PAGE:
With these two larger trends in mind, summaries of each section are as follows:

Timothy Heath’s section opens our annual report with a prescription to China watchers for an overhaul in the way we anticipate the PRC’s political developments. This is because in Xi’s “New Era,” Heath sees competing interest groups becoming the new drivers of elite politics, replacing the formerly dominant drivers of patronage networks or collective governance. He assesses that the Party elite in China have accepted the centralization of personalistic power under Xi because they seek to realize a full transformation in the country’s economic growth mechanism; this in turn requires the destruction of cronyistic political networks benefiting from labor-intensive export- and investment-driven growth. Made up of elites that stand to lose their fortunes and entitlements, these networks likely comprise the strongest danger to Xi. The end result has been a top-down model of control that relies on the crushing of rivals and a cult of personality around Xi in Party propaganda. He concludes that this changing political dynamic ultimately requires China watchers to innovate analytical techniques to properly understand the new cleavages between the winners and losers of Xi’s policies.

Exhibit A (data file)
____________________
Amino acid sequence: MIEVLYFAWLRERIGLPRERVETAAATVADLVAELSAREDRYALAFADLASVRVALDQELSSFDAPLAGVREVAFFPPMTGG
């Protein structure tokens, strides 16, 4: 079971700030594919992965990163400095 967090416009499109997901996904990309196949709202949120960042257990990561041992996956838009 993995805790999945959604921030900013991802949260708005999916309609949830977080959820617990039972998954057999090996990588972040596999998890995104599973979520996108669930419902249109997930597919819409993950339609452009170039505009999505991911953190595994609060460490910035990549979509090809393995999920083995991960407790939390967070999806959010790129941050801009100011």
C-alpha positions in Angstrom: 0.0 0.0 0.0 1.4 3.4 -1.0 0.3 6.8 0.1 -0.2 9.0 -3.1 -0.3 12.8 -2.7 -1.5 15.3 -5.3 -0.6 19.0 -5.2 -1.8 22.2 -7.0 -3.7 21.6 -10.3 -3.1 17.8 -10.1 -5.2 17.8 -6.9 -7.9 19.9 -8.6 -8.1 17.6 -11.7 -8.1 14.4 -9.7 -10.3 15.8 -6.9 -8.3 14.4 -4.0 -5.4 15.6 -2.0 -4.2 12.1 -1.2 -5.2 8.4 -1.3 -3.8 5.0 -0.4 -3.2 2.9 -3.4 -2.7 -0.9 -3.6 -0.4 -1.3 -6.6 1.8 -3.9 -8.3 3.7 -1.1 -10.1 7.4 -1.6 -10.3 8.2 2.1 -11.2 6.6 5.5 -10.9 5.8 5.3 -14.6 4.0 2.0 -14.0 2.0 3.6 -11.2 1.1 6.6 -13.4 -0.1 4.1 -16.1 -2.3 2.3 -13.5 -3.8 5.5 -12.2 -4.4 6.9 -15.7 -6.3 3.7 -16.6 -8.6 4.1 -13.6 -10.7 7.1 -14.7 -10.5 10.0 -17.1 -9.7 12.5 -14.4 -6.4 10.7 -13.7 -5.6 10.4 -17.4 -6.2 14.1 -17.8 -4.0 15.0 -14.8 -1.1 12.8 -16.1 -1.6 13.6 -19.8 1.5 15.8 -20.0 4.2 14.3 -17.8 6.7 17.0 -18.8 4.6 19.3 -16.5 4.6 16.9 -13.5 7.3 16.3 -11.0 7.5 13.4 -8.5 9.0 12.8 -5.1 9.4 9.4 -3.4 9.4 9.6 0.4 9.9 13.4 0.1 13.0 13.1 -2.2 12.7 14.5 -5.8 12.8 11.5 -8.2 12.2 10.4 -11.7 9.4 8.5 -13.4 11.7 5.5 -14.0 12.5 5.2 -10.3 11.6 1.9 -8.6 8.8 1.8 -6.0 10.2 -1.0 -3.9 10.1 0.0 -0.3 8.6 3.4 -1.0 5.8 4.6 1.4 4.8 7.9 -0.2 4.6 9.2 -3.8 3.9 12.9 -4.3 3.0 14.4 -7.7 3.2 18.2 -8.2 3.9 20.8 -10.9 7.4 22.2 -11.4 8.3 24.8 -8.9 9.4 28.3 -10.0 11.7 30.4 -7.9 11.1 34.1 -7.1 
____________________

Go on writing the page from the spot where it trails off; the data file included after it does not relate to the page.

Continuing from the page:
Kerry Brown’s section covers the most significant structural change to the party-state in decades: the creation of the National Supervisory Commission (NCS), made possible through the passing of the National Supervision Law in March 2018. This bureaucracy brings supervision power, previously shared with the state, back under the control of the Party center. As Brown writes, it extends the Party’s jurisdiction in granular fashion down to “literally anyone doing anything with a link to governance and organization.” And while the Party has fostered what Brown terms “transparency with Chinese characteristics” by promising “rule by law” at the Fourth Plenum of the 18th Central Committee, it ultimately remains accountable only to itself. The new National Supervision Law codifies this fact. Brown suggests this is at least a tacit admission by the CCP that it needs a legal basis for its total control of the state. Even so, he concludes that practice will remain the sole criterion for truth: if the application of supervisory powers is mishandled and draconian, the Xi leadership may indeed find itself subject to angry and unmanageable public backlash.